Japan Closing in on Submarine Contract


Published Oct 6, 2015 8:37 PM by The Maritime Executive

In another move highlighting the growing ties between the nations, a Japanese consortium has placed a $35 billion bid to construct submarines for the Royal Australian Navy. While France’s DCNS Group and Germany’s Thyssen Krupp Marine Systems (TKMS) have offered proposals, several analysts believe Japan is the only bidder with submarines large enough to meet Australia’s demands.

Japan’s consortium includes the Japanese government, Mitsubishi Heavy Industries and Kawasaki Heavy Industries.

If granted the contract, Japan has offered to construct a state-of-the-art submarine concept which would be larger than its 4,000-ton Soryu-class submarine using new designs and sustainment centers in Japan as well as Adelaide and Perth. In addition, Japan has offered to train hundreds of Australian engineers in Kobe, its manufacturing hub, as well as Australia.

Australia is seeking a long-range submarine, about 4,000-tonnes, bigger than the 3,300-tonne Collins that it currently deploys. To compete against Japan’s 4,200-tonne Soryu class, TKMS is submitting a 4,000-tonne Type 216, and DCNS is offering a smaller, non-nuclear variant of its 5,300 tonne Barracuda-class submarines.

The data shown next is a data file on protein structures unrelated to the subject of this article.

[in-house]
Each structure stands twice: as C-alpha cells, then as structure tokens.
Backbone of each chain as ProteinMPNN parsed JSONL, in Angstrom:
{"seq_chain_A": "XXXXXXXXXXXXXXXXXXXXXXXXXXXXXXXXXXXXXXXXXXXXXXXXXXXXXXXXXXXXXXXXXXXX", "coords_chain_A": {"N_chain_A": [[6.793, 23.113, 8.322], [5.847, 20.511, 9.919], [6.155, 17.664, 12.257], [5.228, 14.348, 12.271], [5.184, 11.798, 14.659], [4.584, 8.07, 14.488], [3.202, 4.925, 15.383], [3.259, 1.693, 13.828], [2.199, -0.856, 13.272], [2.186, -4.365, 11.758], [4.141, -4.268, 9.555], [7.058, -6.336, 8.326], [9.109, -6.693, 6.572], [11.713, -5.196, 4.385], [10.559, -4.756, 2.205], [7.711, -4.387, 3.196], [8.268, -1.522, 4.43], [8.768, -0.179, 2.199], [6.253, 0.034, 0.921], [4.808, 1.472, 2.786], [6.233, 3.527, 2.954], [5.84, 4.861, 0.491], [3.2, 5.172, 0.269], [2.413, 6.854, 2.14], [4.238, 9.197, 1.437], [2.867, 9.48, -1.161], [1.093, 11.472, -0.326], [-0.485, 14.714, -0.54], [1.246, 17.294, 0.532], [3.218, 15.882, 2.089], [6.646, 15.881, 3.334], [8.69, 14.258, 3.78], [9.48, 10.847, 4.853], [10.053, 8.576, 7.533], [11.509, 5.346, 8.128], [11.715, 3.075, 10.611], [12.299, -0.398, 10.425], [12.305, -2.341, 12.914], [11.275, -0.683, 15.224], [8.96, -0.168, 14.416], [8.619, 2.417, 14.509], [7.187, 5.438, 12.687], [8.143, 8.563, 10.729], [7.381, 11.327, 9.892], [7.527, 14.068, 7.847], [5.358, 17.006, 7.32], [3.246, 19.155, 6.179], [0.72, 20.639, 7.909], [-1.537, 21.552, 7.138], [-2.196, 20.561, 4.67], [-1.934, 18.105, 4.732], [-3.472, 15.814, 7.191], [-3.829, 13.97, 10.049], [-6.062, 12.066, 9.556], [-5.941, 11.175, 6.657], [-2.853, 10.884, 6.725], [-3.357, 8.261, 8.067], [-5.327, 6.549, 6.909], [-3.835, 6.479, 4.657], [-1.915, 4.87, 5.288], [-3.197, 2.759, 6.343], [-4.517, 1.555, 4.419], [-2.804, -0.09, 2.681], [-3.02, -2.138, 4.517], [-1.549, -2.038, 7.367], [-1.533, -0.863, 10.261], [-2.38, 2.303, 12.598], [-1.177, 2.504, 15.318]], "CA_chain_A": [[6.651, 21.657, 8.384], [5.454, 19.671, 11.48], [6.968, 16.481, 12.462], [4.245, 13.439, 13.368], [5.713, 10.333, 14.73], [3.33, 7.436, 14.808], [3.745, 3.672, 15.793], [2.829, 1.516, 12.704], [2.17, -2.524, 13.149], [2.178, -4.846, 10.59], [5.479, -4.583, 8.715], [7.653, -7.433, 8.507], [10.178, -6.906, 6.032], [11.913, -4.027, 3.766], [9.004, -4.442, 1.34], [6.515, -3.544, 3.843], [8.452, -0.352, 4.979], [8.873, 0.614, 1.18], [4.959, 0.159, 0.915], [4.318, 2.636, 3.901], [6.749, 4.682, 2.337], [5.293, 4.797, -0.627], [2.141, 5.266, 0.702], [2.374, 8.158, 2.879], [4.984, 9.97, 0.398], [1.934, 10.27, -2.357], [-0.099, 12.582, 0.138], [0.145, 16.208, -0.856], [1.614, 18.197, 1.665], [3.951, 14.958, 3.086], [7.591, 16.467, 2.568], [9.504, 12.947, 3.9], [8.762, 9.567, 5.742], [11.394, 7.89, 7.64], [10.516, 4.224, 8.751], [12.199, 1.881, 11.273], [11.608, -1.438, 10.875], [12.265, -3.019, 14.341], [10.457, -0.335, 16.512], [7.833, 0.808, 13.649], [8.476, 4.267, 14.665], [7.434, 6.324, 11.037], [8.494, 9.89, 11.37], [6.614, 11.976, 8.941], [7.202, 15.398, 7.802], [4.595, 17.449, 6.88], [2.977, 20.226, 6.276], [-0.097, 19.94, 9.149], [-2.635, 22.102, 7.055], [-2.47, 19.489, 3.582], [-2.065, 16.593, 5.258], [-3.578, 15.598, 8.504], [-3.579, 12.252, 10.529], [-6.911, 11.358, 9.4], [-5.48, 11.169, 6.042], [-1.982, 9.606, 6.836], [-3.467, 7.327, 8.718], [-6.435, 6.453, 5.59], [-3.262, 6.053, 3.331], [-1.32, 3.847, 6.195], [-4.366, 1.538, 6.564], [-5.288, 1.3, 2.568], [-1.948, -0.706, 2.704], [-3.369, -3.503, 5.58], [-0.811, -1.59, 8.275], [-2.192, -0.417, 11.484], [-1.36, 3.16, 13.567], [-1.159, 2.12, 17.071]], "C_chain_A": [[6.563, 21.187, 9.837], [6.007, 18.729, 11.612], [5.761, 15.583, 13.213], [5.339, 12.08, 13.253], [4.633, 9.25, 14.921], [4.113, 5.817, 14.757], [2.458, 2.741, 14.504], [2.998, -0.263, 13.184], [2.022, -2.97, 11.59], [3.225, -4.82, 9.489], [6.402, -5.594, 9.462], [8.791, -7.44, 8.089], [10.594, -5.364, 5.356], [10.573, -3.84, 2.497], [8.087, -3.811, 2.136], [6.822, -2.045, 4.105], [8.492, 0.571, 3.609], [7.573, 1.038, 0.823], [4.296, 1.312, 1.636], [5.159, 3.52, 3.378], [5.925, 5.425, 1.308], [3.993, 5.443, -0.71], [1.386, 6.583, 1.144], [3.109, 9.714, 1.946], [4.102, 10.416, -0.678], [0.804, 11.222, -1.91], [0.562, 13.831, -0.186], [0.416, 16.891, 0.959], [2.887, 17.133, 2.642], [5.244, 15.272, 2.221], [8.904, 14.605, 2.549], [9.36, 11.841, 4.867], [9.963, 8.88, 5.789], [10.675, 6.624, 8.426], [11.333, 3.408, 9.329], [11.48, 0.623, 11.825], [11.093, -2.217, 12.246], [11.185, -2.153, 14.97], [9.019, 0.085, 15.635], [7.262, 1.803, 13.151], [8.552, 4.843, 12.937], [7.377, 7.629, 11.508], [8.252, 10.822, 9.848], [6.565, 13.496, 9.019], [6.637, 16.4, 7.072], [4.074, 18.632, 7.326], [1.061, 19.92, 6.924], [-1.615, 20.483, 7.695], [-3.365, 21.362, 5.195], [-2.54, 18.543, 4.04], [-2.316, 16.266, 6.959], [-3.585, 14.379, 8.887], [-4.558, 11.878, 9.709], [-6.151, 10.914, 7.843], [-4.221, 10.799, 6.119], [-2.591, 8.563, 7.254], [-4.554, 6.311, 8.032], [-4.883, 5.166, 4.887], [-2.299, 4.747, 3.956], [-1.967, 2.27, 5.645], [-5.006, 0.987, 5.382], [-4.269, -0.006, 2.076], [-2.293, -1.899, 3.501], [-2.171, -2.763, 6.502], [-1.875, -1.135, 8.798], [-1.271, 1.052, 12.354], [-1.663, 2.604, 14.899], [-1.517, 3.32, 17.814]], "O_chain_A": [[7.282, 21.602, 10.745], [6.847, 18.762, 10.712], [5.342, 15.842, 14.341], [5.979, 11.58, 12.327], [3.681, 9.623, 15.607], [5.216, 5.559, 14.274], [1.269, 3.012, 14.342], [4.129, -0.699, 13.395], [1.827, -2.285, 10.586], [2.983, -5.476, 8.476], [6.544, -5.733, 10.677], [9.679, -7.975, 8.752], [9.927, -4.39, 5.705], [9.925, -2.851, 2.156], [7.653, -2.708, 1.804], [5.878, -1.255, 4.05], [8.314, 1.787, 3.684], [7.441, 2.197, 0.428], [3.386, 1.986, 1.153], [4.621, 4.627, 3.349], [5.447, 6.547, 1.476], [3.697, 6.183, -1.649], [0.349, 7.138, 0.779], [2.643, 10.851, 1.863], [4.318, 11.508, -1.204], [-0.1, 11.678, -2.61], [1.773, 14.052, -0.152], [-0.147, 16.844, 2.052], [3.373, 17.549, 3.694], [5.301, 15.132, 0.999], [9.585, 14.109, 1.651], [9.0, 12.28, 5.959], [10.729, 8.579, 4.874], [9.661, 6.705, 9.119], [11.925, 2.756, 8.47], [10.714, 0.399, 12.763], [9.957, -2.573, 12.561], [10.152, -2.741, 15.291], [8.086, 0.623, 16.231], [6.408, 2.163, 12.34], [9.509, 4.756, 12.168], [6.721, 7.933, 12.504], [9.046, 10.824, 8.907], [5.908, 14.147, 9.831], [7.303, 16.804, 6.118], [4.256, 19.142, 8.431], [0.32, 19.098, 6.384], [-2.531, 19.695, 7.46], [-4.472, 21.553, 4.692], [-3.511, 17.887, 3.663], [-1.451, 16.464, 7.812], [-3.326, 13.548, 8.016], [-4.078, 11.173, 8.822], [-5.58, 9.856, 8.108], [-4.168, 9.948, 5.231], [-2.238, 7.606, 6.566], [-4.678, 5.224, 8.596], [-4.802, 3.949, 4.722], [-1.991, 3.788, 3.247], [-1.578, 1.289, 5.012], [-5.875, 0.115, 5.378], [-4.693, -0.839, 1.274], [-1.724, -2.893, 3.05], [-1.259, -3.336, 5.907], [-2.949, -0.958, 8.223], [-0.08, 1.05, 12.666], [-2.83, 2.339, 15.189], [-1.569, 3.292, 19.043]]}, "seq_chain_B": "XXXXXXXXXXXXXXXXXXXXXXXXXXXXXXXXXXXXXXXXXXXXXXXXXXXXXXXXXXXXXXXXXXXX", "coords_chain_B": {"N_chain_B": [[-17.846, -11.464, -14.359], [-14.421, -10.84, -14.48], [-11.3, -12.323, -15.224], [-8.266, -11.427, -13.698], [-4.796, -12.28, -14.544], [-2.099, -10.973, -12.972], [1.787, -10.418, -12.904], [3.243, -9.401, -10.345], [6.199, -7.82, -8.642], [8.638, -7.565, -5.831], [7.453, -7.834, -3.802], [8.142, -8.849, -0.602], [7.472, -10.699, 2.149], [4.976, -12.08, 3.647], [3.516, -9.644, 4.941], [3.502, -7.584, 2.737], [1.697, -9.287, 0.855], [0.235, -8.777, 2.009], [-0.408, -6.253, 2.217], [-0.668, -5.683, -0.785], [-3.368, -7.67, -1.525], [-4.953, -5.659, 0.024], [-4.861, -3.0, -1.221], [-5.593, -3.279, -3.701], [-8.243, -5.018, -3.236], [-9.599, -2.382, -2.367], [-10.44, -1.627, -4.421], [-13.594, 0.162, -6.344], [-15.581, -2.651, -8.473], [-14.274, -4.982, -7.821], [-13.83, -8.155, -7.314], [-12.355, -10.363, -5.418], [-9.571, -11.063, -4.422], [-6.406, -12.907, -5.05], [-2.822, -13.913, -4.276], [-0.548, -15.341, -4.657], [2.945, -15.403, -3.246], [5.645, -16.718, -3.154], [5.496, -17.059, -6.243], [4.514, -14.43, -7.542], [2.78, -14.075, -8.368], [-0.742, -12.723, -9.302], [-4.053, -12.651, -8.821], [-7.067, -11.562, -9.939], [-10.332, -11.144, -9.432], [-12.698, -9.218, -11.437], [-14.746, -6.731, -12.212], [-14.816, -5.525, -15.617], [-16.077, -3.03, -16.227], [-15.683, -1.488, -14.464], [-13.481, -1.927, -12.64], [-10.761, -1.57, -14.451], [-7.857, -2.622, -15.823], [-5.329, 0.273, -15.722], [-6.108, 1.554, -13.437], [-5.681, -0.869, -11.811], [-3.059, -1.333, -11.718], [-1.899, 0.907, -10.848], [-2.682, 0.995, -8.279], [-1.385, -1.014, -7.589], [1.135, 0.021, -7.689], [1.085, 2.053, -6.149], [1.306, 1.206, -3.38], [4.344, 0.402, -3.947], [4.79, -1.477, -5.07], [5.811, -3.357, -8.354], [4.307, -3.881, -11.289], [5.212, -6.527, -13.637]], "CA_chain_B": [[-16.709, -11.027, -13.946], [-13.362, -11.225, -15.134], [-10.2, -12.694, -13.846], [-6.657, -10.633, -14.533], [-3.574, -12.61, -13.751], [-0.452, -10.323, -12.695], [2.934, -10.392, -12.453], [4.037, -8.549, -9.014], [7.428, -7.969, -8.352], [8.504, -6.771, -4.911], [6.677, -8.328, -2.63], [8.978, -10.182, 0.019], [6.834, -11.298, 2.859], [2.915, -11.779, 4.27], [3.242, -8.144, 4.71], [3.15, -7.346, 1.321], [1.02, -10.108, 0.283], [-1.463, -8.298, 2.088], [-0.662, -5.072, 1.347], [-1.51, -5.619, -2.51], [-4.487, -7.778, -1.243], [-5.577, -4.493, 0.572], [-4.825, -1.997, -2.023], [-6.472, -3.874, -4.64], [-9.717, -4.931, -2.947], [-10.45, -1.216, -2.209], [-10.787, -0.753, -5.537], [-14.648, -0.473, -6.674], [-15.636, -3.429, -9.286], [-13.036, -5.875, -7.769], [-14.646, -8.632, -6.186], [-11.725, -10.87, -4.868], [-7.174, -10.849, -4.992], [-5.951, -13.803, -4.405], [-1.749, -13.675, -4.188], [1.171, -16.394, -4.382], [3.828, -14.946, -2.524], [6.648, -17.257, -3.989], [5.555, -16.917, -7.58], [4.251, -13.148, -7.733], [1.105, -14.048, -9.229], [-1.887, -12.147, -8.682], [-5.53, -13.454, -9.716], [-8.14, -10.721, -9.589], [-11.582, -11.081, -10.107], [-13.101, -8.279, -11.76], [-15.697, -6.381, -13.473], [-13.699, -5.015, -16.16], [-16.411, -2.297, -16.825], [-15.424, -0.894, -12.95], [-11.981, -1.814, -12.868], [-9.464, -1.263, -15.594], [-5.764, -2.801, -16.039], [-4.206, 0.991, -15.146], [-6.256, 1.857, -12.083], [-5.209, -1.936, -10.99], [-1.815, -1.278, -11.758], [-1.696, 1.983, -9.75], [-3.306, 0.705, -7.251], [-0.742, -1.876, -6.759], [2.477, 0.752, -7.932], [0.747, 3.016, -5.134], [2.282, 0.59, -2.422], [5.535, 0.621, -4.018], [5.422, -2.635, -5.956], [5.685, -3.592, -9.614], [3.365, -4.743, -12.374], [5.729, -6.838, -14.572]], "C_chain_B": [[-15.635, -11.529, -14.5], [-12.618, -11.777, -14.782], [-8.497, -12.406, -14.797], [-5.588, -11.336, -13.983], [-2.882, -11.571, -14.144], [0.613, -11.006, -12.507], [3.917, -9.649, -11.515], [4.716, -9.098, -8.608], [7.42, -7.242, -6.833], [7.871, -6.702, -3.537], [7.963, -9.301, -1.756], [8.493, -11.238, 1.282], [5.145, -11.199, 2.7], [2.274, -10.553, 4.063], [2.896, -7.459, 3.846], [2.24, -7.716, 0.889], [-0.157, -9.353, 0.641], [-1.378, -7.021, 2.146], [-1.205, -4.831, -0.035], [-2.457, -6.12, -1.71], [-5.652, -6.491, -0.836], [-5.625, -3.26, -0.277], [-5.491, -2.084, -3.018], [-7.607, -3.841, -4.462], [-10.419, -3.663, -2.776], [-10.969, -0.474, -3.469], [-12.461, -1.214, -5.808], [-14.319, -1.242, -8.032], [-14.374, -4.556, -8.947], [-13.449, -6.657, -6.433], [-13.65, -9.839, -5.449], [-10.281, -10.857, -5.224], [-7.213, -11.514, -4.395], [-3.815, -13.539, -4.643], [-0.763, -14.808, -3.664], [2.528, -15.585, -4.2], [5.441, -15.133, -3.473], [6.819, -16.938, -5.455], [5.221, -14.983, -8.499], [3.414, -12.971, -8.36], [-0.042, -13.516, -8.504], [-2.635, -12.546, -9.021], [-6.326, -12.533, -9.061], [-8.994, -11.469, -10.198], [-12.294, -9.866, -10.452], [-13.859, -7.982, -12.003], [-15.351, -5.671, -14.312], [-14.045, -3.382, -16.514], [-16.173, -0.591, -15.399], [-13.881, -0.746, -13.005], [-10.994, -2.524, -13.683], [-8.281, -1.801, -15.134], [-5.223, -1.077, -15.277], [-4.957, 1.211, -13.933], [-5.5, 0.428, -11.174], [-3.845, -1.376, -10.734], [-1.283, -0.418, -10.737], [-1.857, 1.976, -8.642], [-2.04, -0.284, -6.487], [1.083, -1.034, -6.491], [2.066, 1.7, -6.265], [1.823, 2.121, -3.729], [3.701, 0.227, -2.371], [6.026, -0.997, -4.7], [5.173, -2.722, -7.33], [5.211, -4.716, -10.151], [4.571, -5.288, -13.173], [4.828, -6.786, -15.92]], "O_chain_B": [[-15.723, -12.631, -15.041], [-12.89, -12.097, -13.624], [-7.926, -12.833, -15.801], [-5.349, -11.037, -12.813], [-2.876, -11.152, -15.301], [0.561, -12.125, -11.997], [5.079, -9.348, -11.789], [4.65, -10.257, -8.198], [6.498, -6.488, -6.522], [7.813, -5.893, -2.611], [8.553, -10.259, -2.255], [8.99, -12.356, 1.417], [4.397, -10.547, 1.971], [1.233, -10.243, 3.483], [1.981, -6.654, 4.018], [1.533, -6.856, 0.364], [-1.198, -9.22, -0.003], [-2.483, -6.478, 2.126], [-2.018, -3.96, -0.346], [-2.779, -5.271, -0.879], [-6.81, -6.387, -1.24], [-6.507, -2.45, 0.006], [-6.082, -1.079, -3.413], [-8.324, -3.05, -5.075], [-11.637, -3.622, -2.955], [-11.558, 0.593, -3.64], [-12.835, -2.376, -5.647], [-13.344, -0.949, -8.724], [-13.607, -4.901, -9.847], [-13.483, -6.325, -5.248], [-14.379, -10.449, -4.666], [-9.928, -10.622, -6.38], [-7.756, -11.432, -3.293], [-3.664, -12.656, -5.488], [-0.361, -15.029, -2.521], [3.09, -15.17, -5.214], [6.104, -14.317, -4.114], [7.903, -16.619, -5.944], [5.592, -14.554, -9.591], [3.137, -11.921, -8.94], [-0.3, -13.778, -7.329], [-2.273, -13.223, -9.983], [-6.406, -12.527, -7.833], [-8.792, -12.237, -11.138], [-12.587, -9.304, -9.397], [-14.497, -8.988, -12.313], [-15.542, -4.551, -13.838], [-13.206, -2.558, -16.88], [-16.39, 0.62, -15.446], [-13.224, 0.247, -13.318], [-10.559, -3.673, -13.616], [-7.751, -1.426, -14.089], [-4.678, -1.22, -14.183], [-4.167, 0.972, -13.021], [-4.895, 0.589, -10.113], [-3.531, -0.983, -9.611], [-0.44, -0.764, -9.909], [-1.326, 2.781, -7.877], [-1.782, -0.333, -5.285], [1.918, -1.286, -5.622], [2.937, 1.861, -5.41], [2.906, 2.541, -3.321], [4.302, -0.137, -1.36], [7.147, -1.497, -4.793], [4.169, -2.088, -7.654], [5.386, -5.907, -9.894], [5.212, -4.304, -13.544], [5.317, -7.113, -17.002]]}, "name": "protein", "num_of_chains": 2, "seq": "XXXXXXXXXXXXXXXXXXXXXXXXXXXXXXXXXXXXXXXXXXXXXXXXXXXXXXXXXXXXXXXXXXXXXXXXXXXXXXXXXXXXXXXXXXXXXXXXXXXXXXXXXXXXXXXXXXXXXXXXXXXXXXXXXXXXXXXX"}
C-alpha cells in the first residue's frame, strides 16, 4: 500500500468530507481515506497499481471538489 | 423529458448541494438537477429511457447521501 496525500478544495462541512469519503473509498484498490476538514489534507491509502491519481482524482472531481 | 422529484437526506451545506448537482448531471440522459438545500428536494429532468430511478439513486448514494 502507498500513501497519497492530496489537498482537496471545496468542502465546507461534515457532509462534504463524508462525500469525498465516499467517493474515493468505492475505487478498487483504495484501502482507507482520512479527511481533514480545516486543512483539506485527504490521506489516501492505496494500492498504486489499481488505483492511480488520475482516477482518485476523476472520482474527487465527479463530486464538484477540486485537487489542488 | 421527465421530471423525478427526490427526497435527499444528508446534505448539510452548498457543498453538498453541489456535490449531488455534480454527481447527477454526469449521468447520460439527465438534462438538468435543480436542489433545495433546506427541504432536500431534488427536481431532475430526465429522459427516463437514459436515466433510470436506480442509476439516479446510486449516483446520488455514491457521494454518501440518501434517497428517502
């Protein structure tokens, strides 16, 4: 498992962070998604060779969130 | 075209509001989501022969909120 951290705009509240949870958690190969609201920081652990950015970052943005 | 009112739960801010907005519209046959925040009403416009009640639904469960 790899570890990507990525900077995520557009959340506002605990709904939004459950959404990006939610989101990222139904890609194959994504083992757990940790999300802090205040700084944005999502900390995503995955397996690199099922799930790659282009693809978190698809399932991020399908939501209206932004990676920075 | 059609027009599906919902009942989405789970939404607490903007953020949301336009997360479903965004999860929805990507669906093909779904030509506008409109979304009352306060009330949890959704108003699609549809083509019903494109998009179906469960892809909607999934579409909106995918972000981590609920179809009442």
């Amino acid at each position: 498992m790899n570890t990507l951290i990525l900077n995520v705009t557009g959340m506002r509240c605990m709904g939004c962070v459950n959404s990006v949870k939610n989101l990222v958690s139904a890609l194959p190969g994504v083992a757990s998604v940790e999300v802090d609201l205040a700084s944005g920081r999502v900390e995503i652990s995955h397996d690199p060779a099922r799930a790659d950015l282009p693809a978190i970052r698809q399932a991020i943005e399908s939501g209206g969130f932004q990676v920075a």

Agreeing to construct the submarines in Australia was one of the prior points of contention which appeared to give the European bidders an edge in the negotiations. DCNS and TKMS had both previously pledged their intention to build submarines entirely an Australia, but Japan had been slow to state this intention until recently.

Manufacturing jobs have become a heated political issue in Australia, and the Japanese Defense Ministry recently stated that its hybrid option of building subs in Australia and Japan would be the cheapest option for Australian taxpayers.  

Australia’s interest in strengthening its naval fleet appears to be driven by rising Chinese assertiveness in the region.

In June, India, Japan and Australia participated in trilateral maritime dialogue in New Dehli. The talks were attended by Indian foreign secretary Subrahmanyam Jaishankar, Japanese vice foreign minister Akitaka Saiki and Australian secretary of the Department of Foreign Affairs and Trade Peter Varghese.

Two Chinese submarines were spotted near Sri Lanka and Pakistan in July, which drew criticism from China’s littoral nations. Australia completed the AUSINDEX-15, its first bilateral maritime exercise with India, last month. The Australian High Commission in Delhi has stated that the exercises will include anti-submarine warfare and coordinated anti-submarine drills.